Just hours before the Easter Holiday was to begin last Thursday evening, Wisconsin Governor Scott Walker signed into law legislation that makes it more difficult for women and other victims of wage discrimination to seek justice. SB 202, the bill signed by Gov. Walker, overturns the state’s Equal Pay Enforcement Act, which allowed wage discrimination victims to seek punitive and compensatory damages through the state’s courts, which are more accessible and less expensive than federal courts.
“Gov. Walker wants to turn back the clock on women’s rights and deny them their day in court,” read a statement by the Wisconsin AFL-CIO posted on its website. “Equal pay is an economic security issue for millions of Wisconsin women and this act threatens the livelihood of many workers.”
When Gov. Walker signed SB 202, he also signed two other bills that affect women’s health and their right to privacy. One of the bill bans abortion coverage from state health insurance plans that may be obtained through health insurance exchanges that are to be established through the federal Affordable Healthcare Act. The ban will make it more difficult for low-income women to obtain abortion services.
Gov. Walker also signed a bill that requires women seeking abortions to meet with a doctor one-on-one for the purpose of assuring the doctor that no one is pressuring her to have the abortion. The Wisconsin Medical Society opposed this bill because it infringes on doctor-patient confidentiality.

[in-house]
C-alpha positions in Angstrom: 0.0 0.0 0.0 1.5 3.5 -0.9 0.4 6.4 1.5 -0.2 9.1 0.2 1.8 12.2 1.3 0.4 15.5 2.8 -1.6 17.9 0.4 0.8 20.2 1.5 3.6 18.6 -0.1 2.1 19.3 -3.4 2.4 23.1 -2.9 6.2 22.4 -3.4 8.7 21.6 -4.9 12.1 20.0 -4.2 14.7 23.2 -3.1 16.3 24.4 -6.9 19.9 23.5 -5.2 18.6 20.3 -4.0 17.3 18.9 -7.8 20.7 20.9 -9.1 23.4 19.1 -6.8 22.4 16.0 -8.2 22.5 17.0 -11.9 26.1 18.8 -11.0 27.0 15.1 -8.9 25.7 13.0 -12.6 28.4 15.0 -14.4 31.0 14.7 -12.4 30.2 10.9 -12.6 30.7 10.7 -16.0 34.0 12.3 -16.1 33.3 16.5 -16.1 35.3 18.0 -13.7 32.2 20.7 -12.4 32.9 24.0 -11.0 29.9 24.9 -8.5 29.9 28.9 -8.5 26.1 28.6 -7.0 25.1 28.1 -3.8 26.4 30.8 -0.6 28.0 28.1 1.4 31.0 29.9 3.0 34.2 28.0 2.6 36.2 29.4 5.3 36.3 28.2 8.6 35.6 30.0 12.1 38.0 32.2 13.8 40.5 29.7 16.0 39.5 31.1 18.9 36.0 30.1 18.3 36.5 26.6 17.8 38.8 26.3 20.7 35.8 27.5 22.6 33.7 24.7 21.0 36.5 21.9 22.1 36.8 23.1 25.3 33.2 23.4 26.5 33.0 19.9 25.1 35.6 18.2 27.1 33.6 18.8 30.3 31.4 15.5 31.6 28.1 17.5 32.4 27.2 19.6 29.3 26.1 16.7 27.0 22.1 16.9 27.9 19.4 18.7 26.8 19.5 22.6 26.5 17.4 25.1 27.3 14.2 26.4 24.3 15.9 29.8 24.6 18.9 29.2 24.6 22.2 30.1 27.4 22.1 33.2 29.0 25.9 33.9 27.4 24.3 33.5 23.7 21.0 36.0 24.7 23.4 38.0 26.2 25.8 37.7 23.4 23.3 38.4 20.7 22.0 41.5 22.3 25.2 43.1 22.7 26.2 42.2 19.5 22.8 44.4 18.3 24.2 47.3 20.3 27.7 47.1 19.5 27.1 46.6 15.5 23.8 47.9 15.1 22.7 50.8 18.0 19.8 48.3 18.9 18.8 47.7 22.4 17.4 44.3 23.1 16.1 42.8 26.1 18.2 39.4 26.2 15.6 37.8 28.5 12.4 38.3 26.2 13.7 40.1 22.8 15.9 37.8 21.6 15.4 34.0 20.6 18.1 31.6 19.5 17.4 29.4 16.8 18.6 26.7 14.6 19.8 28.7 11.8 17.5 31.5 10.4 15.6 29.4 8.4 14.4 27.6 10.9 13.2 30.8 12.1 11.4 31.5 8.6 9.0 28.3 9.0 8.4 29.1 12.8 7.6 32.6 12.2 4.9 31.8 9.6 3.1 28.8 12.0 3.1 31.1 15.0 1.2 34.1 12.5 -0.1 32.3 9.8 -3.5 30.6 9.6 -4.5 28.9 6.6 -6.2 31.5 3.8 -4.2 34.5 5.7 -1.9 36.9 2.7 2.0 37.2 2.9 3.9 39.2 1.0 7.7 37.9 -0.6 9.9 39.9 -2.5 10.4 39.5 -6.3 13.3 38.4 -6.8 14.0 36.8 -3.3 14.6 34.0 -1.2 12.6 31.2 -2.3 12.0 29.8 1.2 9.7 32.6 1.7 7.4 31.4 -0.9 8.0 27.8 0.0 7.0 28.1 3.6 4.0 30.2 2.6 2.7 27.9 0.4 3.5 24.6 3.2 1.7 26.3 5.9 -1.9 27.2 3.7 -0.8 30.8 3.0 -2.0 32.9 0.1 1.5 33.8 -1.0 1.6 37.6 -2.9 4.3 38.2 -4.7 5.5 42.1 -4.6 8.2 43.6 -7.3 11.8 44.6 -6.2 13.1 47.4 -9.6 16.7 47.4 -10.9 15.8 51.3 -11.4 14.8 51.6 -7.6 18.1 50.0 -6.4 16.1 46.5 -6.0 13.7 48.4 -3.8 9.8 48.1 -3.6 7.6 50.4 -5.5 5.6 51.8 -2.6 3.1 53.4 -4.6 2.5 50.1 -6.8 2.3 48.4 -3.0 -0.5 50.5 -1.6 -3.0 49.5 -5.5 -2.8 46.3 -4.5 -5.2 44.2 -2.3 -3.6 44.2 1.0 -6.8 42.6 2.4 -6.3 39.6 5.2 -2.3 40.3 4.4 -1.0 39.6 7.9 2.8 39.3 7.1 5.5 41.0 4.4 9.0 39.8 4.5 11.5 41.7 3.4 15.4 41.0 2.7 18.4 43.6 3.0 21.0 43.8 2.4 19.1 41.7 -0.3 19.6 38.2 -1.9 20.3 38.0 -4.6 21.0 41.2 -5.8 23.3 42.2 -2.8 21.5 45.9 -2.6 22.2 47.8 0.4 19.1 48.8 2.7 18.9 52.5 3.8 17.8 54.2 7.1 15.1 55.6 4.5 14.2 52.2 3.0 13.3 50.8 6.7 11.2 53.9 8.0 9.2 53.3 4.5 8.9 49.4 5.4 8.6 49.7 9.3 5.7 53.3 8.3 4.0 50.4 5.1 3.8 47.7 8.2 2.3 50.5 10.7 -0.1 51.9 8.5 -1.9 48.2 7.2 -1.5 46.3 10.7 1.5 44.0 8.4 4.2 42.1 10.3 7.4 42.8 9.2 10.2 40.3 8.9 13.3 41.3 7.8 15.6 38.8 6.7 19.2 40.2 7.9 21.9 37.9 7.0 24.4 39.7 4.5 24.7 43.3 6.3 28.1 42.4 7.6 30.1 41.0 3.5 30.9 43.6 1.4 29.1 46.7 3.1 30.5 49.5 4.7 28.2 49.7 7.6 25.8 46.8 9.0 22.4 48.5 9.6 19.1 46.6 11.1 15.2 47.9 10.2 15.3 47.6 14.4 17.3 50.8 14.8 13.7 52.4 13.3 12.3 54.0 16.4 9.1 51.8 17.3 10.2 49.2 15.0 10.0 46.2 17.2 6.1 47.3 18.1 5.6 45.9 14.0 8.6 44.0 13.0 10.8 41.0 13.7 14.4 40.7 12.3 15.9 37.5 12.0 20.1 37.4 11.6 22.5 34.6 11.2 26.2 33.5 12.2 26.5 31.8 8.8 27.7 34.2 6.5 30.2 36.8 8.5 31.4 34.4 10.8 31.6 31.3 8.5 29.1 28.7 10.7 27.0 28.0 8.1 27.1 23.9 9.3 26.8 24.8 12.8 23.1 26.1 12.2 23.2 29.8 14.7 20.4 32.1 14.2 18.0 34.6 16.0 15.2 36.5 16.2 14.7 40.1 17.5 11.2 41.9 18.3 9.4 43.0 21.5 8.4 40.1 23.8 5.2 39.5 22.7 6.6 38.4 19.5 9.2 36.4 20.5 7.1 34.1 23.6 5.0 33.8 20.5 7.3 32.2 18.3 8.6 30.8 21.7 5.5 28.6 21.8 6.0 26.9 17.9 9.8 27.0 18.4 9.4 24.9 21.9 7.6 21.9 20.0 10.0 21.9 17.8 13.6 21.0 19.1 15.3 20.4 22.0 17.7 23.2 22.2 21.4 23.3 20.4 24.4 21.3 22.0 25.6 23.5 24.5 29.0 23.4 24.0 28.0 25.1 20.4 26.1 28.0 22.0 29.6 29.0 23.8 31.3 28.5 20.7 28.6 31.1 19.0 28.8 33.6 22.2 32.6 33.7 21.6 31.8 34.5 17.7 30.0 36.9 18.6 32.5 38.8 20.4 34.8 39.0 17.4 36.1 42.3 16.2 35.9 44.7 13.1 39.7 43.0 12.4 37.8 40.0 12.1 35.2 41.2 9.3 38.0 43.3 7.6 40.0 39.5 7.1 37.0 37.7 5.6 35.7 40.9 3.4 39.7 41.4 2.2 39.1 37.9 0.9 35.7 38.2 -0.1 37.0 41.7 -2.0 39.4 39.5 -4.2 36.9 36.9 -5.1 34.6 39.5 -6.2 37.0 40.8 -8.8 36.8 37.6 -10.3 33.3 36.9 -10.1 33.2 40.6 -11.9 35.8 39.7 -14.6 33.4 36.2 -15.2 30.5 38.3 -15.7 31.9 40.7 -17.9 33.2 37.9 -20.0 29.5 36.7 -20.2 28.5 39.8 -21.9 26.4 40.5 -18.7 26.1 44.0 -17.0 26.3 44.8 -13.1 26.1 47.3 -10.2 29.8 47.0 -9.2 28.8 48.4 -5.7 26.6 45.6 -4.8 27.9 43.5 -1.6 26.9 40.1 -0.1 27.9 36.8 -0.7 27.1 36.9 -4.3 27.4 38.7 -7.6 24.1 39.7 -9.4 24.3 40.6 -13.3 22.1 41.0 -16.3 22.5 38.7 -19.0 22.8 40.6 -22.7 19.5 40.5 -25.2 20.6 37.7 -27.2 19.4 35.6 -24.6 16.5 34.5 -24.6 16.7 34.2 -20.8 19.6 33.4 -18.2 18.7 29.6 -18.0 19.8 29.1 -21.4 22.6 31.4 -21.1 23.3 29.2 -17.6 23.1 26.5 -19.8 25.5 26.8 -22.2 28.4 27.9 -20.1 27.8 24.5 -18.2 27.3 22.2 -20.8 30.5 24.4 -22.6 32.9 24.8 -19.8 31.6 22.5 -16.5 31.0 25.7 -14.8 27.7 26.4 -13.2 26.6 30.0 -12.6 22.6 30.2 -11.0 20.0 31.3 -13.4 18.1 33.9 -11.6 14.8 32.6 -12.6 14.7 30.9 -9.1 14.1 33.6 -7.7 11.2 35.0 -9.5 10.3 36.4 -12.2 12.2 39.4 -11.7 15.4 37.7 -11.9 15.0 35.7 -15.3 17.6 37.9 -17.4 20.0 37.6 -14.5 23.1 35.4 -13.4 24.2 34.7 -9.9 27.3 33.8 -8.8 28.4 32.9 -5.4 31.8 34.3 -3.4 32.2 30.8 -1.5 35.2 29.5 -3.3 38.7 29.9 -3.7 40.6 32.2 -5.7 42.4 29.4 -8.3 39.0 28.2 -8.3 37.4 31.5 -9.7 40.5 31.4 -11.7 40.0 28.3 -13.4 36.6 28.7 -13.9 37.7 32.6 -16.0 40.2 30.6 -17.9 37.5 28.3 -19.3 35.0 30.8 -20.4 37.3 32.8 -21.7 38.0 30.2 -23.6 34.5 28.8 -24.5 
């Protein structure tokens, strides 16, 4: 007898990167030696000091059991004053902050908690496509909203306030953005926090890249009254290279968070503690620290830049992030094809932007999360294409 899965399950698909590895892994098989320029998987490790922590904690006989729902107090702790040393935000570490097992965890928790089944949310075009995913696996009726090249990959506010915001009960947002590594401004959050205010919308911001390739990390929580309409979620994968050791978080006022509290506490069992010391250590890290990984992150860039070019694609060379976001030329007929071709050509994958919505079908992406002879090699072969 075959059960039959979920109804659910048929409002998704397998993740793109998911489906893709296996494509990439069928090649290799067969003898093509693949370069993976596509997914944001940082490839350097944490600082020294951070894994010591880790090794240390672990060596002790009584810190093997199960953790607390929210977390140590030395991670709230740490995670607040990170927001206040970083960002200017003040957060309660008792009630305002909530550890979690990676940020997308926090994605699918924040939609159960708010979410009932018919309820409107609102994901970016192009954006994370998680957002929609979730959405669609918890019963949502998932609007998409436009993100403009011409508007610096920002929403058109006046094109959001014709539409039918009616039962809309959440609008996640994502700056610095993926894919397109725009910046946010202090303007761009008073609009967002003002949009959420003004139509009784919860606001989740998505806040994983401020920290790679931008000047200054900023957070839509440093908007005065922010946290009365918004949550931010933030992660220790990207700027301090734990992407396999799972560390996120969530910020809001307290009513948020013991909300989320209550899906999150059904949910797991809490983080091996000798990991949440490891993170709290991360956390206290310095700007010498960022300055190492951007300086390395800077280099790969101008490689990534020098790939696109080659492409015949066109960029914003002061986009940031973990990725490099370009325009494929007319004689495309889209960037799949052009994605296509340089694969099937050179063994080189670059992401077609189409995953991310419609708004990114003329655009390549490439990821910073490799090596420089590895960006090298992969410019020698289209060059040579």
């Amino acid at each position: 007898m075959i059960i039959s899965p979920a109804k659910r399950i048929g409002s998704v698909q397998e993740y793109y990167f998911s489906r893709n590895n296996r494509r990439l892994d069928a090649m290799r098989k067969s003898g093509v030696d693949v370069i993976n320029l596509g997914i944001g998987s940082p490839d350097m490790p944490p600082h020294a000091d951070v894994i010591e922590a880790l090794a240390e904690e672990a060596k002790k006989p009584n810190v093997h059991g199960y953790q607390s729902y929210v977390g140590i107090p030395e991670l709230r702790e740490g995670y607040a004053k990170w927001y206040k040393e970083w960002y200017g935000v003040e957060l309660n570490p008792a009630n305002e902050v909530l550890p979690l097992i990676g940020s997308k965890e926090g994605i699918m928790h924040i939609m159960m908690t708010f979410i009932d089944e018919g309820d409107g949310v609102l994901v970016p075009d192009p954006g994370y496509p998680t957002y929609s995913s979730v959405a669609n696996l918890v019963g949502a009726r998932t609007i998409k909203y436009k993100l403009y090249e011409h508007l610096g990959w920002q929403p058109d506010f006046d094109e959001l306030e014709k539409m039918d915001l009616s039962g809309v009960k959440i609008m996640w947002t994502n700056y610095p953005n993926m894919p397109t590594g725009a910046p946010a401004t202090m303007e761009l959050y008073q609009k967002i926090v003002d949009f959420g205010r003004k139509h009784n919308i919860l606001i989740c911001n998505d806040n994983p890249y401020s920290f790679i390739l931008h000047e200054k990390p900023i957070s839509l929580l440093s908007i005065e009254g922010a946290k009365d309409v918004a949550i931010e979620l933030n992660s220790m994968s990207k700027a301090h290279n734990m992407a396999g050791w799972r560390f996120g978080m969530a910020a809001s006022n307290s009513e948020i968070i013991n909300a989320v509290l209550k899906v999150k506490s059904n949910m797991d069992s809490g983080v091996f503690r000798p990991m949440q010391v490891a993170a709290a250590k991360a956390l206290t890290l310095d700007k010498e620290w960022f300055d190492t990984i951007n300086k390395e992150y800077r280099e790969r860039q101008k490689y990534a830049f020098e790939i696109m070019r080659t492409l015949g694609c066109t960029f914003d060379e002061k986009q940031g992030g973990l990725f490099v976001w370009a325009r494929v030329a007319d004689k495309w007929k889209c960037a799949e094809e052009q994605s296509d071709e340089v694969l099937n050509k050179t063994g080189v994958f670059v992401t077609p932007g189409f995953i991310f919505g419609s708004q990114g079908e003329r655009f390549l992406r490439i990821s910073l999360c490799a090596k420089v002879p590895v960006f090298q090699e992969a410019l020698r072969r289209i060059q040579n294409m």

Wisconsin Planned Parenthood Advocates condemned Gov. Walker for signing all three bills. “Governor Walker and the Republican majority have used the last 18 months to pursue the most extreme political agenda against women that Wisconsin has ever seen,” said Tanya Atkinson, Executive Director of Planned Parenthood Advocates of Wisconsin. “We will not stand by and allow this Governor to politicize women’s health. We will not stand by as Governor Walker continues to curtail women’s access to healthcare, health information, and the ability to fight gender discrimination in the work place.”
The state’s Equal Pay Enforcement Act was passed in 2009 to help women close their pay gap with men. At the time of the passage, Wisconsin women’s wages were 75 percent of men’s. This pay gap according to the Wisconsin Alliance for Women’s Health cost the state’s families $4,000 a year in lost pay.
At the time of the passage of the Equal Pay Enforcement Act, the Wisconsin women’s pay gap was below the national pay gap average of 77 percent. Wisconsin ranked 36th among all states in pay equality. After passage of the act, Wisconsin rose to 24th among states in pay equality, and the pay gap closed significantly to 82.8 percent.
Despite its success, many businesses opposed the act and lobbied for its repeal. Organizations supporting repeal include the Metropolitan Milwaukee Association of Commerce, the National Federation of Independent Business, the Wisconsin Automobile & Truck Dealers Association, the Wisconsin Builders Association, the Wisconsin Car Rental Alliance, the Wisconsin Grocers Association, the Wisconsin Hospital Association, the Wisconsin Hotel and Lodging Association, the Wisconsin Insurance Alliance, Wisconsin Manufacturers & Commerce, and the Wisconsin Restaurant Association.
The state AFL-CIO called Gov. Walker’s decision to repeal the Equal Pay Enforcement Act shameful. “Gov. Walker is shamefully signing legislation into law that threatens the economic security of Wisconsin women,” said Stephanie Bloomingdale, Secretary-Treasurer of the Wisconsin State AFL-CIO. “Repealing the Equal Pay Enforcement Act is not the Wisconsin way and shows just how disconnected Gov. Walker is with the issues facing working women in today’s economy.”